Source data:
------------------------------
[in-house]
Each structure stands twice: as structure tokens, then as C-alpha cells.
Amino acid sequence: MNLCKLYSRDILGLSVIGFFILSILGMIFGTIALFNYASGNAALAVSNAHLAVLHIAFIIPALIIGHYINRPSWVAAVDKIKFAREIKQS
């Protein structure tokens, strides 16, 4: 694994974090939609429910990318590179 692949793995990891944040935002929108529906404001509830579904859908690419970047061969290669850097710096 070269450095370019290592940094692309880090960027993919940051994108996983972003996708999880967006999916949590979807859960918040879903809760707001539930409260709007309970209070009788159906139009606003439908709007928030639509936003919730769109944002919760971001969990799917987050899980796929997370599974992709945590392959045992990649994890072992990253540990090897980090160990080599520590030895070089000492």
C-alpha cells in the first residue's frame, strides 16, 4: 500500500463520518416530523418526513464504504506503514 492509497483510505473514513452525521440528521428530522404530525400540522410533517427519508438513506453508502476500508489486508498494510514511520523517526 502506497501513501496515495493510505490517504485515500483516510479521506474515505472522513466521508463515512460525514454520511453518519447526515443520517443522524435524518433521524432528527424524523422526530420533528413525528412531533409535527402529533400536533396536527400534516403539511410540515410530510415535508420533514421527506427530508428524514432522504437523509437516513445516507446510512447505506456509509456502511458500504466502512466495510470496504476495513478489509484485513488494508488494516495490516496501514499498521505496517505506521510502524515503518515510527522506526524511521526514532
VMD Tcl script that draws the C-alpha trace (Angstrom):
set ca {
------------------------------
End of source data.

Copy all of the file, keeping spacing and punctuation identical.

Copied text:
[in-house]
Each structure stands twice: as structure tokens, then as C-alpha cells.
Amino acid sequence: MNLCKLYSRDILGLSVIGFFILSILGMIFGTIALFNYASGNAALAVSNAHLAVLHIAFIIPALIIGHYINRPSWVAAVDKIKFAREIKQS
């Protein structure tokens, strides 16, 4: 694994974090939609429910990318590179 692949793995990891944040935002929108529906404001509830579904859908690419970047061969290669850097710096 070269450095370019290592940094692309880090960027993919940051994108996983972003996708999880967006999916949590979807859960918040879903809760707001539930409260709007309970209070009788159906139009606003439908709007928030639509936003919730769109944002919760971001969990799917987050899980796929997370599974992709945590392959045992990649994890072992990253540990090897980090160990080599520590030895070089000492």
C-alpha cells in the first residue's frame, strides 16, 4: 500500500463520518416530523418526513464504504506503514 492509497483510505473514513452525521440528521428530522404530525400540522410533517427519508438513506453508502476500508489486508498494510514511520523517526 502506497501513501496515495493510505490517504485515500483516510479521506474515505472522513466521508463515512460525514454520511453518519447526515443520517443522524435524518433521524432528527424524523422526530420533528413525528412531533409535527402529533400536533396536527400534516403539511410540515410530510415535508420533514421527506427530508428524514432522504437523509437516513445516507446510512447505506456509509456502511458500504466502512466495510470496504476495513478489509484485513488494508488494516495490516496501514499498521505496517505506521510502524515503518515510527522506526524511521526514532
VMD Tcl script that draws the C-alpha trace (Angstrom):
set ca {